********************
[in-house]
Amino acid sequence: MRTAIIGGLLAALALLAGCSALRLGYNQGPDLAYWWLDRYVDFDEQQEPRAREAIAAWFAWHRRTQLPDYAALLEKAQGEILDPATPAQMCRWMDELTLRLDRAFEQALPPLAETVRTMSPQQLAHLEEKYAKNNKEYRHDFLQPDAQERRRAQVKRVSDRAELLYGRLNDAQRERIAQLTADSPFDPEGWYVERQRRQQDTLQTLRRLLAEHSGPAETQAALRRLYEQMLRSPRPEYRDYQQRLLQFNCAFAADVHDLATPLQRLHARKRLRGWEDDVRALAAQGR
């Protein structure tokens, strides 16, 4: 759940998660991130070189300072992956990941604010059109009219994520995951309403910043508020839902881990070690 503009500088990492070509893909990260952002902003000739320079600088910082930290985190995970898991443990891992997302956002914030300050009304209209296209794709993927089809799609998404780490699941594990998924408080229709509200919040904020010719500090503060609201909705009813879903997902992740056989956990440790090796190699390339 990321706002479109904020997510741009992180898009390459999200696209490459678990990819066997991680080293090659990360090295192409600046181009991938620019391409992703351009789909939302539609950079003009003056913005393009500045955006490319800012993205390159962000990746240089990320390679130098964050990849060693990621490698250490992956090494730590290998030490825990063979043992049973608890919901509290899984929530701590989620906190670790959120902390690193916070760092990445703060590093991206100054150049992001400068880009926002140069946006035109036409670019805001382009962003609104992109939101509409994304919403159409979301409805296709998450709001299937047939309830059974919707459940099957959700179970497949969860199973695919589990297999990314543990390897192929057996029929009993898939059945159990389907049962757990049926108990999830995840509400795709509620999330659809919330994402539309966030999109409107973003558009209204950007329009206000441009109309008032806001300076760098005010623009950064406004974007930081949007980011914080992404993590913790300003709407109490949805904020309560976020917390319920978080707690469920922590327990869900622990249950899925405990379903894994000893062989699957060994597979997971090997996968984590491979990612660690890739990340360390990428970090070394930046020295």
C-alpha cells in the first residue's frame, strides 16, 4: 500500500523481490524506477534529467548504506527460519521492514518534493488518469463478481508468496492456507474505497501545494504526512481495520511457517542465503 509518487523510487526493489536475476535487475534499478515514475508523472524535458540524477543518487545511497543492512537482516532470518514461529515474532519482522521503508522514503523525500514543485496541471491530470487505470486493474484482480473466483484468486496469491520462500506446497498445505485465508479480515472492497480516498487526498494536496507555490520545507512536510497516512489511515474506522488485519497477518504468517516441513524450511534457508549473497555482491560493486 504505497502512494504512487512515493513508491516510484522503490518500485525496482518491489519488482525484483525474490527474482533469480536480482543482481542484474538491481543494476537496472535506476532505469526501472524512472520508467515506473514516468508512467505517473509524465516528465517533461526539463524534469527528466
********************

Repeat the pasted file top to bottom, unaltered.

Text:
[in-house]
Amino acid sequence: MRTAIIGGLLAALALLAGCSALRLGYNQGPDLAYWWLDRYVDFDEQQEPRAREAIAAWFAWHRRTQLPDYAALLEKAQGEILDPATPAQMCRWMDELTLRLDRAFEQALPPLAETVRTMSPQQLAHLEEKYAKNNKEYRHDFLQPDAQERRRAQVKRVSDRAELLYGRLNDAQRERIAQLTADSPFDPEGWYVERQRRQQDTLQTLRRLLAEHSGPAETQAALRRLYEQMLRSPRPEYRDYQQRLLQFNCAFAADVHDLATPLQRLHARKRLRGWEDDVRALAAQGR
């Protein structure tokens, strides 16, 4: 759940998660991130070189300072992956990941604010059109009219994520995951309403910043508020839902881990070690 503009500088990492070509893909990260952002902003000739320079600088910082930290985190995970898991443990891992997302956002914030300050009304209209296209794709993927089809799609998404780490699941594990998924408080229709509200919040904020010719500090503060609201909705009813879903997902992740056989956990440790090796190699390339 990321706002479109904020997510741009992180898009390459999200696209490459678990990819066997991680080293090659990360090295192409600046181009991938620019391409992703351009789909939302539609950079003009003056913005393009500045955006490319800012993205390159962000990746240089990320390679130098964050990849060693990621490698250490992956090494730590290998030490825990063979043992049973608890919901509290899984929530701590989620906190670790959120902390690193916070760092990445703060590093991206100054150049992001400068880009926002140069946006035109036409670019805001382009962003609104992109939101509409994304919403159409979301409805296709998450709001299937047939309830059974919707459940099957959700179970497949969860199973695919589990297999990314543990390897192929057996029929009993898939059945159990389907049962757990049926108990999830995840509400795709509620999330659809919330994402539309966030999109409107973003558009209204950007329009206000441009109309008032806001300076760098005010623009950064406004974007930081949007980011914080992404993590913790300003709407109490949805904020309560976020917390319920978080707690469920922590327990869900622990249950899925405990379903894994000893062989699957060994597979997971090997996968984590491979990612660690890739990340360390990428970090070394930046020295």
C-alpha cells in the first residue's frame, strides 16, 4: 500500500523481490524506477534529467548504506527460519521492514518534493488518469463478481508468496492456507474505497501545494504526512481495520511457517542465503 509518487523510487526493489536475476535487475534499478515514475508523472524535458540524477543518487545511497543492512537482516532470518514461529515474532519482522521503508522514503523525500514543485496541471491530470487505470486493474484482480473466483484468486496469491520462500506446497498445505485465508479480515472492497480516498487526498494536496507555490520545507512536510497516512489511515474506522488485519497477518504468517516441513524450511534457508549473497555482491560493486 504505497502512494504512487512515493513508491516510484522503490518500485525496482518491489519488482525484483525474490527474482533469480536480482543482481542484474538491481543494476537496472535506476532505469526501472524512472520508467515506473514516468508512467505517473509524465516528465517533461526539463524534469527528466